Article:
After graduation, Ben came home to CB for six months, working at the Colorado Free Skier shop on the mountain. “We all grew up hanging around that shop.” When an opportunity came up to work for Boulder Scientific, Ben returned to the Front Range. The first three years he was an analytical chemist, analyzing samples for research, development and production, later transitioning within the company into research and development as a process, safety and optimization chemist. “I’d be researching the process to ensure it was safe to run at a larger scale. Boulder Scientific made catalysts for plastic manufacturing and also military applications.” He was with them for five and a half years before taking a position in 2017 with Cordon Pharma in Boulder, “Because it was a better situation and location.”
Ben was the senior chemist and team leader working relentlessly to purify the COVID-19 vaccine. “We’re working with Moderna, making the lipid part of the vaccine. The lipid acts as a delivery vehicle, delivering the messenger mRNA into the body,” he explains. Once delivered, it tells the body to create the spike protein which then enables the body to create antibodies to fight the virus (see story in the 1.1.21 CB News).
“Since I work for this company that makes other companies’ drugs, there’s going to be lots of new projects in the future,” he feels, now that the vaccine is in production and already being administered. “Beyond this project for Moderna, I will probably be moved to a new project soon. I never have any idea of what that project will be. I’ve worked on so many but as far as the future, I’ll tackle whatever comes my way. It’s hard to perceive what’s in the future just because of the nature of the work I’m doing.”
Ben is thinking of going back to school for extra classes in computer sciences since he feels that is the future of most industries, specifically chemistry. “It’s starting to become big in software developing and modeling. I don’t want to be left behind. AI (artificial intelligence) is becoming a thing so a chemistry job could be phased out. What I’m seeing is that there are companies that have invested hundreds of millions of dollars into AI and infrastructure for automated chemical compound discovery. AI and robots can make chemical compounds,” he says somewhat incredulously and adds, ”The University of Oxford in Britain has a robot that navigates in a physical lab environment, making lab decisions on its own. It’s doing the same thing I do, it goes around making new compounds and it’s a thousand times faster than a human. So I want to combine computer science and statistics. I’m envisioning to progress my future because I see those skill sets are going to be very handy.”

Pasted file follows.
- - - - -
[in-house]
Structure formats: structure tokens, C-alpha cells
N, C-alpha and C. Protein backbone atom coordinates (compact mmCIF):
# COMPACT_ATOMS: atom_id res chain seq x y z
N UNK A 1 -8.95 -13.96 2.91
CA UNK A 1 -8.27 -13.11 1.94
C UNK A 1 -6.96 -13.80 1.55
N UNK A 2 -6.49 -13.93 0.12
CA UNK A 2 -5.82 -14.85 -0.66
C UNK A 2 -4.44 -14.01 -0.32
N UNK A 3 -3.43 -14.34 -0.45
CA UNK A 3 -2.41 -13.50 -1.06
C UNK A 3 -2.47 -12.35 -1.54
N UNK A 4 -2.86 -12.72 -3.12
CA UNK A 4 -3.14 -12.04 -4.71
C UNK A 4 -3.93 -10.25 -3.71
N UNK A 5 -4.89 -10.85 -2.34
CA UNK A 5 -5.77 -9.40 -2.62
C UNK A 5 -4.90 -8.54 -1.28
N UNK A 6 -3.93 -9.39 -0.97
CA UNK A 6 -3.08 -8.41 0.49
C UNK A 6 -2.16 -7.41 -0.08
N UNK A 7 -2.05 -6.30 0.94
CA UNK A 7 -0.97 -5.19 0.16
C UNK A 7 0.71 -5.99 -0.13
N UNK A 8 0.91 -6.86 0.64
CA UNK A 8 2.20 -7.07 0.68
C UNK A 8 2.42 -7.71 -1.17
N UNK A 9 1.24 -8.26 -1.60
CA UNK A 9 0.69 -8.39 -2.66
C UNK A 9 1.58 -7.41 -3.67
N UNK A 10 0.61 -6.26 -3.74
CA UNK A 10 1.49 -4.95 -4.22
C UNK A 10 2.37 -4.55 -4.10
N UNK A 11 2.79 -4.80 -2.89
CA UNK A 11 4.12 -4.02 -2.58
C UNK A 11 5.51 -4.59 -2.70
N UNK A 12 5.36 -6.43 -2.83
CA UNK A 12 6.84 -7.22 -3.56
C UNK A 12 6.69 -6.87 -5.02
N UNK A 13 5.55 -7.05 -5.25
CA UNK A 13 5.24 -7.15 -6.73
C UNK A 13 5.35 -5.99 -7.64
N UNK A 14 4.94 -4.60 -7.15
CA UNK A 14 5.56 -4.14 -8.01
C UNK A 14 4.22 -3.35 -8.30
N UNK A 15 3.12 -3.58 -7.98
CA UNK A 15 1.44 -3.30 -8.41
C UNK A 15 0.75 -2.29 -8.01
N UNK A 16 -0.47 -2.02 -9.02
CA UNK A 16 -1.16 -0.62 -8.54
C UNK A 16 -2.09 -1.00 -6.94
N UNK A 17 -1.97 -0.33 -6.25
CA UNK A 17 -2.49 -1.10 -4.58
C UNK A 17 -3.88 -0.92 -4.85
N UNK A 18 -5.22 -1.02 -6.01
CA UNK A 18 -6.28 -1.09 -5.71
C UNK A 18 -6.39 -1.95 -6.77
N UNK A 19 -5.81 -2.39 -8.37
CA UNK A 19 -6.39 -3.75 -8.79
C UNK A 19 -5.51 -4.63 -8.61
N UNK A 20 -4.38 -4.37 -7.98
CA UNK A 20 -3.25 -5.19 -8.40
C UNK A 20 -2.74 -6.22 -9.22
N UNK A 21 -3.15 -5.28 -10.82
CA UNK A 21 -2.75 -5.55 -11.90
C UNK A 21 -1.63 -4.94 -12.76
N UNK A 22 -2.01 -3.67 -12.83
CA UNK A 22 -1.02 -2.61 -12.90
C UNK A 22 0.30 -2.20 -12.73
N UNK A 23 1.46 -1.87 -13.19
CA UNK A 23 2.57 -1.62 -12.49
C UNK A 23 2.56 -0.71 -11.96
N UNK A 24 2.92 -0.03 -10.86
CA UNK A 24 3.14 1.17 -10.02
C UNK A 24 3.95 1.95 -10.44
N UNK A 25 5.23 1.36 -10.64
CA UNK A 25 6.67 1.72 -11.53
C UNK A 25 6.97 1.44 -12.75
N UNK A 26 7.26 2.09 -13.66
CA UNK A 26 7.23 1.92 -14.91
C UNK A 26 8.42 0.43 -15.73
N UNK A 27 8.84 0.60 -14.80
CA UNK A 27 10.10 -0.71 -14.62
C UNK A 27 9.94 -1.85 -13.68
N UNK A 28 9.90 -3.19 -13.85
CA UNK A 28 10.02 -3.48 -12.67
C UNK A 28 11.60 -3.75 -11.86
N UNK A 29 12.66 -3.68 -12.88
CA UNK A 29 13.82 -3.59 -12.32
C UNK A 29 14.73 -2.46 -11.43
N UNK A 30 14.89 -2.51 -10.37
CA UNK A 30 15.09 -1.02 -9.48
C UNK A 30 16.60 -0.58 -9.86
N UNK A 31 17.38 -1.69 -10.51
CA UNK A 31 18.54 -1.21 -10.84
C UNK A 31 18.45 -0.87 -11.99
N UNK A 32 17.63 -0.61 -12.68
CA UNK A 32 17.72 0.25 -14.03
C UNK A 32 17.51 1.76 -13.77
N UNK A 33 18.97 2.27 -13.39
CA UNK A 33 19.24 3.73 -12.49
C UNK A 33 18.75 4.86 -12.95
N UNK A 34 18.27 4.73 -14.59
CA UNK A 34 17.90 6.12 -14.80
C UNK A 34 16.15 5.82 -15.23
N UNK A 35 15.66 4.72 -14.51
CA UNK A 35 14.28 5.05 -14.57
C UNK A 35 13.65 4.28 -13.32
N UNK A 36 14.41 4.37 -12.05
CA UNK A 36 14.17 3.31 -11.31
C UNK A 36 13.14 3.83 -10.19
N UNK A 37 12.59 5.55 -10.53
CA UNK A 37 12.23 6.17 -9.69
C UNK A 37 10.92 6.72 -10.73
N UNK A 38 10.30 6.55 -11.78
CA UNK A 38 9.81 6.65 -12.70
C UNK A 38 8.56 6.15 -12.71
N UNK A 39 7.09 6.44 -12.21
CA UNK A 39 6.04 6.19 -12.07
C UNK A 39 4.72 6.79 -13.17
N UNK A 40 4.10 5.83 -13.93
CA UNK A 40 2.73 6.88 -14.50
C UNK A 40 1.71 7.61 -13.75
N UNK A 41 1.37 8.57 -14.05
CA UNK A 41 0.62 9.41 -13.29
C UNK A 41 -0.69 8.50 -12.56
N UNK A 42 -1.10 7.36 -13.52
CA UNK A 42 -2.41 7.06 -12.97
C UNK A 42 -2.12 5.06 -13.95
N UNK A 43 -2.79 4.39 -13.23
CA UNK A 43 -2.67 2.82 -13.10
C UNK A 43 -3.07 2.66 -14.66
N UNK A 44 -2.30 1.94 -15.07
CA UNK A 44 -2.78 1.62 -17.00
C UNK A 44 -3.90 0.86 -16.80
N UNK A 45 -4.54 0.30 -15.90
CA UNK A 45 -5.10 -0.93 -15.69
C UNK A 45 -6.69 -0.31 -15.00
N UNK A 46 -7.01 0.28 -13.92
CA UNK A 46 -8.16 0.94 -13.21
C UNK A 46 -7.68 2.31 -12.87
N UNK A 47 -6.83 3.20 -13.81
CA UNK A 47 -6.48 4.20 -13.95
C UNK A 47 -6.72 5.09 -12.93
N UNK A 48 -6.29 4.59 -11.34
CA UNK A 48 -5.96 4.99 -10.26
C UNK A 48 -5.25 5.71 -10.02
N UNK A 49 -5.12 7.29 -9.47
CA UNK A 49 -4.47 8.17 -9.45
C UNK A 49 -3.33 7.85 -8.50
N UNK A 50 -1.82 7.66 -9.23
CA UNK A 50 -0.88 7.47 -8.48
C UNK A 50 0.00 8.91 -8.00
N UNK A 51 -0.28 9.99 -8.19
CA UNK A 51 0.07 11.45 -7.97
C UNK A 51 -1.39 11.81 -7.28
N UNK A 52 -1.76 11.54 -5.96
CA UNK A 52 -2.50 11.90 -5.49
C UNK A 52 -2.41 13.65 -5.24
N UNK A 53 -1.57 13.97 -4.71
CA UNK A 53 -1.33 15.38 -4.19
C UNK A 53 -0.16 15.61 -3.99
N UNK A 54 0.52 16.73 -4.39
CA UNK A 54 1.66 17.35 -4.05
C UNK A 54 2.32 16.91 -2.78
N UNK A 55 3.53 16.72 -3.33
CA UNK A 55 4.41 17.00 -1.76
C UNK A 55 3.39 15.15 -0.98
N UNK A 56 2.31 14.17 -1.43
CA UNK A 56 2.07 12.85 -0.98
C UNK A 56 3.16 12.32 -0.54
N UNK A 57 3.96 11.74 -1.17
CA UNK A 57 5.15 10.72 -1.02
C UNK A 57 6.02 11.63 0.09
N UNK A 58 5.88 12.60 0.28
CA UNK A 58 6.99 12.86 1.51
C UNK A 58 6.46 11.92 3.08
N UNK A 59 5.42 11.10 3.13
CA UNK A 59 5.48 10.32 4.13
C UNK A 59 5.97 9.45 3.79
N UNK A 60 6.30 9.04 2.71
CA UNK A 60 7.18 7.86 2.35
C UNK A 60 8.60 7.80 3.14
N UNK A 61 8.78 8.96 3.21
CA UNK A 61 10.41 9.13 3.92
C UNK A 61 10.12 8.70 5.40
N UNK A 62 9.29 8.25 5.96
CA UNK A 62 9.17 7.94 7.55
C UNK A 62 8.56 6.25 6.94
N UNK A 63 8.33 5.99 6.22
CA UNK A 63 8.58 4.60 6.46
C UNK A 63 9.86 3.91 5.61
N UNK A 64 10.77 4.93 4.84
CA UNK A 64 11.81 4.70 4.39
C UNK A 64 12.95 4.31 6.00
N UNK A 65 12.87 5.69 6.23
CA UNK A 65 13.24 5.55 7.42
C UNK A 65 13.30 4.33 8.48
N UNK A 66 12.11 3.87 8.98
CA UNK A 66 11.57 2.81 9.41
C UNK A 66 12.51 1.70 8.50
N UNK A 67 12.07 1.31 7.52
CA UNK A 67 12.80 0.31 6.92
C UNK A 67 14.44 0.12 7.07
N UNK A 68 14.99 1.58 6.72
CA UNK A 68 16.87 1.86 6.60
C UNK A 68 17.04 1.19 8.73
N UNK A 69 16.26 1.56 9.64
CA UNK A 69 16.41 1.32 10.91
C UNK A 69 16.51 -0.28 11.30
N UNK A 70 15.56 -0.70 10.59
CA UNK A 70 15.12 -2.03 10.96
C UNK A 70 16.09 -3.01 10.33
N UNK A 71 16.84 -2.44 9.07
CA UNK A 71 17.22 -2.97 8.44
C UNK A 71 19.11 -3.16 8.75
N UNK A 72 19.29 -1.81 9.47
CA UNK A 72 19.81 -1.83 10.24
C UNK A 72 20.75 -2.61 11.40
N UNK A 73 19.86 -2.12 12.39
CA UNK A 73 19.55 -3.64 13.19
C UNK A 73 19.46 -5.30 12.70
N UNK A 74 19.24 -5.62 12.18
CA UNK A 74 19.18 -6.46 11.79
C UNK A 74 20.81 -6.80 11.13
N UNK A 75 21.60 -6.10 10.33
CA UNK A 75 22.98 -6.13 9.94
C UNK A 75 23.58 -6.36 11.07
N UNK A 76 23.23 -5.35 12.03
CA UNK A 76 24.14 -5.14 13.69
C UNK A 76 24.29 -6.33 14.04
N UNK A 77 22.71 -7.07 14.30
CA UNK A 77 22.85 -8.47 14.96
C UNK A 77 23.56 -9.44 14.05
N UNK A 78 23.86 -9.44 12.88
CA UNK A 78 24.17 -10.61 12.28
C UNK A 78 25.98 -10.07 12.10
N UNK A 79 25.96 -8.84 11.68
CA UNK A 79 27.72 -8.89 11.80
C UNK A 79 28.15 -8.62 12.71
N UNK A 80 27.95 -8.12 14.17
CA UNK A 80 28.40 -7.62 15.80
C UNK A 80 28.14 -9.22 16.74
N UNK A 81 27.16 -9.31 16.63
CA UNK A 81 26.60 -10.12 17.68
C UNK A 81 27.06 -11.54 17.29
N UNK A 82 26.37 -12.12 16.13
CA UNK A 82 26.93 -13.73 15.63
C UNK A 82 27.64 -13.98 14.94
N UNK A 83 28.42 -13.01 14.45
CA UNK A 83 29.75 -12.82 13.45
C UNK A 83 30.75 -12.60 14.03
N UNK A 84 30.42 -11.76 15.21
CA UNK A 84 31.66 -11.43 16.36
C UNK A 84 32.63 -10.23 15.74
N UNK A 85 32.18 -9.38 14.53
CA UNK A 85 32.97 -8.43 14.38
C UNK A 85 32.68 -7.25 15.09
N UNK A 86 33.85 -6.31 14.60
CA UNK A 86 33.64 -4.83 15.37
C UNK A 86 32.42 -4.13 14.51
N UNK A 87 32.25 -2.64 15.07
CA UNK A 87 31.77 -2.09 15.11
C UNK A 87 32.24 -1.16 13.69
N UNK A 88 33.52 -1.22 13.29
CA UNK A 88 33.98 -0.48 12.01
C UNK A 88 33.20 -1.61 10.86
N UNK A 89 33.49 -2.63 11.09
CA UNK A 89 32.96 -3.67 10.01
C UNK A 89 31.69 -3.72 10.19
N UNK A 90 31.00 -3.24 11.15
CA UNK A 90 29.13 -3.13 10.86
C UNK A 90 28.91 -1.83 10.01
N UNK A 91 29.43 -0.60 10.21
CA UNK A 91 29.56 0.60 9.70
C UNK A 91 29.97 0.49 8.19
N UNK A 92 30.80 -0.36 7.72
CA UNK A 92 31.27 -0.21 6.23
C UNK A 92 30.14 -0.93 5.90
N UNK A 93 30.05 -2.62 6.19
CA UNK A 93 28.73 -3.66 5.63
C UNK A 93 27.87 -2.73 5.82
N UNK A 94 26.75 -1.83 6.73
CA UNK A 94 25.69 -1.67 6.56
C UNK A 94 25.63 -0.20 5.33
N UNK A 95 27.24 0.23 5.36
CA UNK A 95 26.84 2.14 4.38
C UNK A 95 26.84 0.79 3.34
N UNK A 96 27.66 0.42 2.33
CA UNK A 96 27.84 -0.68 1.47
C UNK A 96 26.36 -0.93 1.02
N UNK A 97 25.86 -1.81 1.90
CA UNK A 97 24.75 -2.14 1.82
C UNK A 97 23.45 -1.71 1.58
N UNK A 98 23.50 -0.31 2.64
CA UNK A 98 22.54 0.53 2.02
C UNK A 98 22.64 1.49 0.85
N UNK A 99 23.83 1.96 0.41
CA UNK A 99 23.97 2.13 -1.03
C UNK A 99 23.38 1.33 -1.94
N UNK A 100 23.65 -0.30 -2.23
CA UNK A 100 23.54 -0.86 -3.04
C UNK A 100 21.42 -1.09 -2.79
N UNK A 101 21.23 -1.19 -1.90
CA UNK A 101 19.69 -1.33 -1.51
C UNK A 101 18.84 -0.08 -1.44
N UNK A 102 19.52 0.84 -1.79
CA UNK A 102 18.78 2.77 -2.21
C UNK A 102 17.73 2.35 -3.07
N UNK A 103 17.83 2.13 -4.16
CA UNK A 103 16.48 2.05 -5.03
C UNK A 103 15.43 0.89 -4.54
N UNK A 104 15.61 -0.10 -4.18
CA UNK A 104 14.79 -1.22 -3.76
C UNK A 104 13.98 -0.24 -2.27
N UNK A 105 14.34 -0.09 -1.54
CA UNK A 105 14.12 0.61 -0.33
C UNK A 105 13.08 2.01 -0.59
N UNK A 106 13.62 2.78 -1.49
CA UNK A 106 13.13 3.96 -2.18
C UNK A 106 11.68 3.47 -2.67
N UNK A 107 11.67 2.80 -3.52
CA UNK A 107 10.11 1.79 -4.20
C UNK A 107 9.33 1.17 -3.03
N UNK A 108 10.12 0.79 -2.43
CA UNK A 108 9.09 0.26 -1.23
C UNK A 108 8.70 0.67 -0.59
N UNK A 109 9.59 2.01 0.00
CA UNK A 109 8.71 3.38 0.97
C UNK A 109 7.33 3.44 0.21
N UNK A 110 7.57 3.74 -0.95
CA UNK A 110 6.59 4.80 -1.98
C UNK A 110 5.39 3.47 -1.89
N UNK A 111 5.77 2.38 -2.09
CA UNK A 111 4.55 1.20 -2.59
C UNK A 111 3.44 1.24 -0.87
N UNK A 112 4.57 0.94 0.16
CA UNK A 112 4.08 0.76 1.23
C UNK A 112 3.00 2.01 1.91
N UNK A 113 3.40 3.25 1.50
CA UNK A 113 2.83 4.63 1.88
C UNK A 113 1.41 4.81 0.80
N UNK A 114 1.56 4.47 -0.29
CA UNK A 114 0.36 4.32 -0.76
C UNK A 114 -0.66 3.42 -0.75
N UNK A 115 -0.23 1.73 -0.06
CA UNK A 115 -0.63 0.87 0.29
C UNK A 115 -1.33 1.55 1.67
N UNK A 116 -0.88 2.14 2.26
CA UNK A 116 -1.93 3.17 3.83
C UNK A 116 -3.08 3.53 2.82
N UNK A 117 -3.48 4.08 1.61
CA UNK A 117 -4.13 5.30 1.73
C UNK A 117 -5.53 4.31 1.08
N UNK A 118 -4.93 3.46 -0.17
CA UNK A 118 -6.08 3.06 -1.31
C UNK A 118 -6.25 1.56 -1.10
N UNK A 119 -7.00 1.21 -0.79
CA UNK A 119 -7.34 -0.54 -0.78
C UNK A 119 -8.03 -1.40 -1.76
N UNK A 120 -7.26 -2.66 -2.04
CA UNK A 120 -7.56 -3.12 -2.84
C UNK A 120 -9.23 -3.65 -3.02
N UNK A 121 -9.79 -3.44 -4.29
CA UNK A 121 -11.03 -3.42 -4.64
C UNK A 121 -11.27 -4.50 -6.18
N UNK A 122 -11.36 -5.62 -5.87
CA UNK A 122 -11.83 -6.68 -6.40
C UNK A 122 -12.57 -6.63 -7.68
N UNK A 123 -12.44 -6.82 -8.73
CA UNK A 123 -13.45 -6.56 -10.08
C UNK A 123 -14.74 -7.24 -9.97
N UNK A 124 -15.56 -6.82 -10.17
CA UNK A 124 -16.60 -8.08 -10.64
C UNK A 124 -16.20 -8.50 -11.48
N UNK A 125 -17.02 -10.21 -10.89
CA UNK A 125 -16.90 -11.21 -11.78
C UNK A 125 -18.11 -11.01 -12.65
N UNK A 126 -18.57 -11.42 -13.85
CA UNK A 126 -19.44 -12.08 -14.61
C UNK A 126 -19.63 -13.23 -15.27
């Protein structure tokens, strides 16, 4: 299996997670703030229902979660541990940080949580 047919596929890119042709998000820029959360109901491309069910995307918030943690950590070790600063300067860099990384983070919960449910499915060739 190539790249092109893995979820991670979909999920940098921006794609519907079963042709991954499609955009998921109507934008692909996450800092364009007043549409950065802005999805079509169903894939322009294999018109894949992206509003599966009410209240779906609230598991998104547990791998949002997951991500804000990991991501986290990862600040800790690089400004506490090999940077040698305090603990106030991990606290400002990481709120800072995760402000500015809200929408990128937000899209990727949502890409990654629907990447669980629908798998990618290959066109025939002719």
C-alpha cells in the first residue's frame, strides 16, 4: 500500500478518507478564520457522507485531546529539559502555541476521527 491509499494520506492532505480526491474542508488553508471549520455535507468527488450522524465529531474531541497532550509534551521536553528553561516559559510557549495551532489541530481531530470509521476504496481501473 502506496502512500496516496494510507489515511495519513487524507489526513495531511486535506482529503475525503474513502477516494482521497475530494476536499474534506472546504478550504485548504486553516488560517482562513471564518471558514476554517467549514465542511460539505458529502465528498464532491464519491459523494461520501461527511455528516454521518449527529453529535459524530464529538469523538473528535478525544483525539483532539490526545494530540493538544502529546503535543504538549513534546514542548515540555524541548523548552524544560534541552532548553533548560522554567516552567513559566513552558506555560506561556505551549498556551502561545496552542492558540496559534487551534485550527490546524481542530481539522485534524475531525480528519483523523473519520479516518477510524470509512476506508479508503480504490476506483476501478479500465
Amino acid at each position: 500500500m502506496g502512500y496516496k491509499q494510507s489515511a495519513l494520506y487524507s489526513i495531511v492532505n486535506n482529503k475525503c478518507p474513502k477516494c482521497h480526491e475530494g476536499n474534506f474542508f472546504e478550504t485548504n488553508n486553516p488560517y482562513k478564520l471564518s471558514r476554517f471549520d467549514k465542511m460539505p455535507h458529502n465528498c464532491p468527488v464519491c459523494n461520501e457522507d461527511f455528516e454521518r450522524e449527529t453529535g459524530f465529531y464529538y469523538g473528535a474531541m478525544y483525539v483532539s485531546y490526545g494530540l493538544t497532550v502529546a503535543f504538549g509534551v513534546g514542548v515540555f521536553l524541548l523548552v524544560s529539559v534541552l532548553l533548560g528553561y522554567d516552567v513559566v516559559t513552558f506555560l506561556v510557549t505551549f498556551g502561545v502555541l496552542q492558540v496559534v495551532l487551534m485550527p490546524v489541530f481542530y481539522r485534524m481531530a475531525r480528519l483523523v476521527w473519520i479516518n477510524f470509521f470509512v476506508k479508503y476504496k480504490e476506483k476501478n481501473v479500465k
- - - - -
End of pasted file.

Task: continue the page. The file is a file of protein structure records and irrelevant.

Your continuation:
Whatever he decides to do in his future, mountains will always be a part of Ben’s plan. “I do lots of mountain biking, dirt biking and trail riding in the surrounding areas. I fly fish a lot, backpack and camp. I still go to mining areas and look at the mining history and geology, thanks to my parents. I have a huge rock and mineral collection. I just bought a snowmobile and I’m being safe but I do plan on getting out a bit. I would love to come back to Crested Butte but it’s hard to use my skill sets up there. I love that lifestyle. I can never see myself moving away from the mountains. There’s no way I’ll ever go to the beach or out East, I have too much of a mountain lifestyle to change.”